The U.S. Securities and Exchange Commission
("SEC") recently reaffirmed its
determination to hold those involved in market abuse violations
accountable. To illustrate, the following three charges are
On 10 February 2012, the SEC announced that it was charging yet
another person in the Galleon insider trading case involving Raj
Rajaratnam. Numerous defendants have been charged in the Galleon
insider trading case to date. This time it concerned a managing
member of hedge fund investment adviser Whitman Capital LLP and his
firm for violating insider trading prohibitions. Allegedly, Whitman
traded in the listed securities based on non-public information
which he received from a former employee of the Galleon Group hedge
A second insider trading case involves unlawful trading by a
former vice-president of Coca Cola. On 8 March 2012, the SEC filed
a charge in which it claimed that the former VP allegedly used
non-public information about an imminent acquisition by the company
to purchase securities of Coco Cola Enterprises on the day before
the acquisition. According to the SEC the former VP misappropriated
the material non-public information, whereas he had a relationship
of trust and confidence with the company, was regularly in
possession of sensitive and confidential information and also
signed a non-disclosure agreement confirming that he would maintain
Another example of the SEC's focus on market abuse
violations is the charge against BankAtlantic Bancorp and its CEO
on 18 January 2012. The charges inter alia include accounting fraud
and misleading investors about BankAtlantic Bancorp's real
estate portfolio at the time that the real estate market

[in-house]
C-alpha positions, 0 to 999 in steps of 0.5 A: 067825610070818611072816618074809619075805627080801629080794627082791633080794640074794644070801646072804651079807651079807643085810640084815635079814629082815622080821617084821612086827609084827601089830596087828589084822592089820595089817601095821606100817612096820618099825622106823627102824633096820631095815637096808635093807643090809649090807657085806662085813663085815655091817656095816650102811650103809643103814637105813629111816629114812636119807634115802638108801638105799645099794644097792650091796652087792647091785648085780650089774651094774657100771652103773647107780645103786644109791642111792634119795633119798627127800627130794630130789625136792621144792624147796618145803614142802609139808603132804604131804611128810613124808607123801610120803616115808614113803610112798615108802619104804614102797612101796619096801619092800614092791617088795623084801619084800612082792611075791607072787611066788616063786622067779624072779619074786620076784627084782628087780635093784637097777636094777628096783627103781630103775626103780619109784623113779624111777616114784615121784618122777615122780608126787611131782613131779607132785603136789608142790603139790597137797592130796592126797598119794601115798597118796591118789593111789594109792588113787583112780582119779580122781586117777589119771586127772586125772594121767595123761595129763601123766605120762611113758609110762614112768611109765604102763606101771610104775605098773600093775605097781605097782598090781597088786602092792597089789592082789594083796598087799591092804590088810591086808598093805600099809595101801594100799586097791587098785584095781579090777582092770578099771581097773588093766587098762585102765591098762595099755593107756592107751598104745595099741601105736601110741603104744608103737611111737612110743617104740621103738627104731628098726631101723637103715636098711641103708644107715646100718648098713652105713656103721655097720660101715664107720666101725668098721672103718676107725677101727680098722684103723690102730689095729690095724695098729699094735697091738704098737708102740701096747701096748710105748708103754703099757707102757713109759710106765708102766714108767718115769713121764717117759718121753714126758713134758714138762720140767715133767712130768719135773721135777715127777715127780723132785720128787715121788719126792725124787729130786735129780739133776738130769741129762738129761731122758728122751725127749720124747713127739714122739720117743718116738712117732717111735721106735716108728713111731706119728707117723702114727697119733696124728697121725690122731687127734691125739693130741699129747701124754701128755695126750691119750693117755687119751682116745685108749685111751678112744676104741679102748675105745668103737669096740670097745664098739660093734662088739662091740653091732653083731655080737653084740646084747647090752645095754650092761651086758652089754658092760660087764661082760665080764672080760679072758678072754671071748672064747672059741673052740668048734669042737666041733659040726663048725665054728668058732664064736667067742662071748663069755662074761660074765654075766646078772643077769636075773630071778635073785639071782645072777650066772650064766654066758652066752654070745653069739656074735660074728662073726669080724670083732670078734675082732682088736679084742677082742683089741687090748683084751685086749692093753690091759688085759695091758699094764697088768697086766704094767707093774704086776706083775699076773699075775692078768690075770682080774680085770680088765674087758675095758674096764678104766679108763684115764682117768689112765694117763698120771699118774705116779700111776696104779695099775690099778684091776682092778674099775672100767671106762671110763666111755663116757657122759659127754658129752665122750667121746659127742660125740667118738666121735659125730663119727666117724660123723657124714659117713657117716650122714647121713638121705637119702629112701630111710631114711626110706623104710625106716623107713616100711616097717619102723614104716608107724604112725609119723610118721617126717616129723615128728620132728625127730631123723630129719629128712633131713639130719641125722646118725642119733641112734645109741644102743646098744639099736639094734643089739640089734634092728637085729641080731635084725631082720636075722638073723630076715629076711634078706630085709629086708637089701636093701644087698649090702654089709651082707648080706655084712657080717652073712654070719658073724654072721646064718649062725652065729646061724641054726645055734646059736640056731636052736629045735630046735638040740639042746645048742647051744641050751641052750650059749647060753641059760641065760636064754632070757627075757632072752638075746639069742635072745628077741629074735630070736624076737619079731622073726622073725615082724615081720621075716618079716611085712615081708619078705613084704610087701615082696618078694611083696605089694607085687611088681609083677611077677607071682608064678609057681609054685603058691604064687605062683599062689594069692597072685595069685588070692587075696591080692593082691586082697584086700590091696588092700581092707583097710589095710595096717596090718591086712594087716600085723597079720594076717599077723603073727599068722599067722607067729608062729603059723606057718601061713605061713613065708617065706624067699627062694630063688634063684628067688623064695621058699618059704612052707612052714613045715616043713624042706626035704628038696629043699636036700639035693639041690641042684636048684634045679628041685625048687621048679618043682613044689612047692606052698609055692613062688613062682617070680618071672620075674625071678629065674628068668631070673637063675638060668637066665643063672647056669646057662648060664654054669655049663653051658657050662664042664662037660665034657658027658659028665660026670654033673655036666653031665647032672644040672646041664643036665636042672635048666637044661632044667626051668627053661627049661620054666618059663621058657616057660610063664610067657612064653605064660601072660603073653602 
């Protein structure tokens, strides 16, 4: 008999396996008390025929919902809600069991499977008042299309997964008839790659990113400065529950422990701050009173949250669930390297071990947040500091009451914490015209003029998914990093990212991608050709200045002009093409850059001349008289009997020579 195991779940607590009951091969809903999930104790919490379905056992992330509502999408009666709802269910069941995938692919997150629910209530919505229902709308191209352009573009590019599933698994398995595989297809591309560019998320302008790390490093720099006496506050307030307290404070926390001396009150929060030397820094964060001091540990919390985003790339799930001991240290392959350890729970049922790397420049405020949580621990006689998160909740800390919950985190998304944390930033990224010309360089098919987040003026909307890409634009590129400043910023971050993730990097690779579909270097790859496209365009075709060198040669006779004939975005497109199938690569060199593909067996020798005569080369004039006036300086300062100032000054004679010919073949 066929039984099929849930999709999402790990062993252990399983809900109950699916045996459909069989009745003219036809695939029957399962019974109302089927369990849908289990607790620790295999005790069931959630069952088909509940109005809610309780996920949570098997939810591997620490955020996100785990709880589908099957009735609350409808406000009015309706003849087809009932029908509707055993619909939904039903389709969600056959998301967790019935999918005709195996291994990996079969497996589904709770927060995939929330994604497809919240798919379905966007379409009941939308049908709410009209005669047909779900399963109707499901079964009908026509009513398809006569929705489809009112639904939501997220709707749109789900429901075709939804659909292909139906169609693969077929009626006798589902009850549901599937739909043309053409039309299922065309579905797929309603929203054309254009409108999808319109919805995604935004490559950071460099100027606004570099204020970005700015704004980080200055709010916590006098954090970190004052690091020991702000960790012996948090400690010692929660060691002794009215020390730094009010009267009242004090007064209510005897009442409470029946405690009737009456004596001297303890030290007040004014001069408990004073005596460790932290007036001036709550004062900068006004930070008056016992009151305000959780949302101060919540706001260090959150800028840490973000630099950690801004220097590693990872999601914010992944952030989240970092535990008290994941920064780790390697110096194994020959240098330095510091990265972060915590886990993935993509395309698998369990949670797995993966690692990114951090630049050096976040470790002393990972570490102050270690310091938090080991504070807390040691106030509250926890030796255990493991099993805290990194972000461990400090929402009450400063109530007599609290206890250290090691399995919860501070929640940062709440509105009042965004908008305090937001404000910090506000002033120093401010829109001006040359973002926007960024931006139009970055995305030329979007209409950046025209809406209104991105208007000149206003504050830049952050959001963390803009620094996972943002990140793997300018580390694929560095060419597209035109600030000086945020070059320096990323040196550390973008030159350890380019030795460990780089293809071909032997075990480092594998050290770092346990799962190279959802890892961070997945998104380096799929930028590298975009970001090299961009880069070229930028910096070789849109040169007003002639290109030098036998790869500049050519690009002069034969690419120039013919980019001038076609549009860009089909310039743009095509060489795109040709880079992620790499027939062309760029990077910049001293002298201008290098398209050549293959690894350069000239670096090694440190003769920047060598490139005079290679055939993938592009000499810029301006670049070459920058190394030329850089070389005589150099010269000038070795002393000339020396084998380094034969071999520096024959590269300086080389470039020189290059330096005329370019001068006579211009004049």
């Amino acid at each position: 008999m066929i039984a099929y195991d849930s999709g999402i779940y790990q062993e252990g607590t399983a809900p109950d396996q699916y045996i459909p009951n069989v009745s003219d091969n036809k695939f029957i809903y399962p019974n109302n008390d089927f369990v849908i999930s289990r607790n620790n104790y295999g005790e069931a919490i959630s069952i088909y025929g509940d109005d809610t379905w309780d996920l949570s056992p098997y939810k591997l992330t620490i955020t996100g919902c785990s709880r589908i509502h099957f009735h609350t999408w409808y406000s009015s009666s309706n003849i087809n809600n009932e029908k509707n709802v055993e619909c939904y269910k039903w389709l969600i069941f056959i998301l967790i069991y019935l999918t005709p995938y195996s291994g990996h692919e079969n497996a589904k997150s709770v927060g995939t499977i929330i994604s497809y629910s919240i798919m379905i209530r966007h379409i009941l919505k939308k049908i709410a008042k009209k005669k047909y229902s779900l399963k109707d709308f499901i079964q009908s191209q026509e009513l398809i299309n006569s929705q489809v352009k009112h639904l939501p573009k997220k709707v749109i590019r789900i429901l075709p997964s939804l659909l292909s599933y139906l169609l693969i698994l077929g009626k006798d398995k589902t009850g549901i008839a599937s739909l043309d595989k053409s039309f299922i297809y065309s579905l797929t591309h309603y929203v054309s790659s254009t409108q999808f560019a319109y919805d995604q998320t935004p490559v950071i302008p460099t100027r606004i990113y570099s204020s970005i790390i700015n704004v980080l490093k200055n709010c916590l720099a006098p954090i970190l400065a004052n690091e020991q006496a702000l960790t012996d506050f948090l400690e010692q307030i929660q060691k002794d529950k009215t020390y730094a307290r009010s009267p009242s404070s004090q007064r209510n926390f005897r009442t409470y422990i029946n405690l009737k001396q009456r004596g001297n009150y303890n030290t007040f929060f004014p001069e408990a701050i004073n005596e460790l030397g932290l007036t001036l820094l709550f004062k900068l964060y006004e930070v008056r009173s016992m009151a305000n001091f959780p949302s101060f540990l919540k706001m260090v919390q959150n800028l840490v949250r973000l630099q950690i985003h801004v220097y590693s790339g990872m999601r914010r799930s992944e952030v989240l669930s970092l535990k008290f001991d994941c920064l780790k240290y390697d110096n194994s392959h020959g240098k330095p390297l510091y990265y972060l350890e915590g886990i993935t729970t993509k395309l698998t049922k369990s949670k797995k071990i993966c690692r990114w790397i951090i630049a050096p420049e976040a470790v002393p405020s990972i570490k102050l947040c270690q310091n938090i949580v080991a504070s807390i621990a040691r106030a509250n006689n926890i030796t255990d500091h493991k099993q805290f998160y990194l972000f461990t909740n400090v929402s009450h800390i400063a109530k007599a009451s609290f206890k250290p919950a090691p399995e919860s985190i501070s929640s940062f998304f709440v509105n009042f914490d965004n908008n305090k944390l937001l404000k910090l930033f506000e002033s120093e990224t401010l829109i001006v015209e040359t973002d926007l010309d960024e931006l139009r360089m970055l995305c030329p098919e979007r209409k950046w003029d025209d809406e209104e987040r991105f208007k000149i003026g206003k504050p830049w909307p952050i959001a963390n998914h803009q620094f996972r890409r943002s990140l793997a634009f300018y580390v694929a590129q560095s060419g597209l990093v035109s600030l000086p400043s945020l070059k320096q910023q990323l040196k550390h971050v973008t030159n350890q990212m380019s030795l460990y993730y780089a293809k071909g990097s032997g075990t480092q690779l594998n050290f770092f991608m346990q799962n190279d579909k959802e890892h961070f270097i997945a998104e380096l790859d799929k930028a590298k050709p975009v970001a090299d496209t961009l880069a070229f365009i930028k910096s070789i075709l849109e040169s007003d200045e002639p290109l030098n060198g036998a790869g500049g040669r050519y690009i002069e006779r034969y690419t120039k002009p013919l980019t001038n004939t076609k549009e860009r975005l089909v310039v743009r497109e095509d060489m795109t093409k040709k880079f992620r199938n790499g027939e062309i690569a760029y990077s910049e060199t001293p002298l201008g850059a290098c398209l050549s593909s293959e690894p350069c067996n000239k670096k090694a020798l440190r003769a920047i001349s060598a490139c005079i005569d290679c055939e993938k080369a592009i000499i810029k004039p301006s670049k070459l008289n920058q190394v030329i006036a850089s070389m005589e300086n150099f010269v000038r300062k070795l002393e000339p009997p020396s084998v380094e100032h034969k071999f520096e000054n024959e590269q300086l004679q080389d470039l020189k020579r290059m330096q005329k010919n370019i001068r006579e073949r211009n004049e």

floundered. According to the SEC, Bancorp presented misleading
information on earning calls in 2007 to conceal losses in its real
estate portfolio. Furthermore, BankAtlantic Bancorp allegedly filed
incorrect reporting statements.
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Under what courts call the "crime-fraud exception" to the attorney-client privilege, the privilege does not protect communications between clients and their lawyers which further client wrongdoing. Courts agree that the exception applies to crimes and traditional common law intentional fraud.
Two days ago the United States Securities and Exchange Commission charged oil field services company Weatherford International with violating the Foreign Corrupt Practices Act by authorising bribes and improper travel and entertainment for foreign officials in the Middle East and Africa to win business including kickbacks in Iraq to obtain United Nations oil-for-food contracts.
The U.S. Court of Appeals for the District of Columbia perpetuated a circuit split in United States v. Glover in suppressing wiretap evidence. In Glover, the prosecutors obtained a wiretap order from a district judge in D.C. for a listening device on a truck in Maryland.
Regulators speaking at the American Conference Institute’s 30th International Conference on the Foreign Corrupt Practices Act tout large penalties, enhanced international cooperation, and a renewed focus on individual prosecutions.
On November 26, 2013, Weatherford International ("Weatherford" or "the Company"), an oil-field services company that trades on the New York Stock Exchange, agreed to pay $253 million in criminal and civil penalties as part of a global settlement with the U.S. government to resolve claims that the Company and its subsidiaries violated the Foreign Corrupt Practices Act ("FCPA") and various export control and sanctions laws.